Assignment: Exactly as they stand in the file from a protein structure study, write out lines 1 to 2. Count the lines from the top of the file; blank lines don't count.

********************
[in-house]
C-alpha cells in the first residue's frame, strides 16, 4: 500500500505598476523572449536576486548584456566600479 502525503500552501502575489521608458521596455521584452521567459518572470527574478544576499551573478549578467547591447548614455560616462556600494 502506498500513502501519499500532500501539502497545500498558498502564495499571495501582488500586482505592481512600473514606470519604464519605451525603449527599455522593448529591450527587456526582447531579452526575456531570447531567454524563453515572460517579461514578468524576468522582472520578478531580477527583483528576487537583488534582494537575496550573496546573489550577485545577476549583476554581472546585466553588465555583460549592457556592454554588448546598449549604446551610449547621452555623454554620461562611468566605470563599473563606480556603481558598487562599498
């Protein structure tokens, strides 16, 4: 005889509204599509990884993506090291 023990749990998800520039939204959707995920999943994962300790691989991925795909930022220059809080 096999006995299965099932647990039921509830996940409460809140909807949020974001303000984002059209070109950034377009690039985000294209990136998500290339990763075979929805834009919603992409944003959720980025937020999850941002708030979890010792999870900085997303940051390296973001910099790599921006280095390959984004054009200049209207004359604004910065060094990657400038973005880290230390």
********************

[in-house]
C-alpha cells in the first residue's frame, strides 16, 4: 500500500505598476523572449536576486548584456566600479 502525503500552501502575489521608458521596455521584452521567459518572470527574478544576499551573478549578467547591447548614455560616462556600494 502506498500513502501519499500532500501539502497545500498558498502564495499571495501582488500586482505592481512600473514606470519604464519605451525603449527599455522593448529591450527587456526582447531579452526575456531570447531567454524563453515572460517579461514578468524576468522582472520578478531580477527583483528576487537583488534582494537575496550573496546573489550577485545577476549583476554581472546585466553588465555583460549592457556592454554588448546598449549604446551610449547621452555623454554620461562611468566605470563599473563606480556603481558598487562599498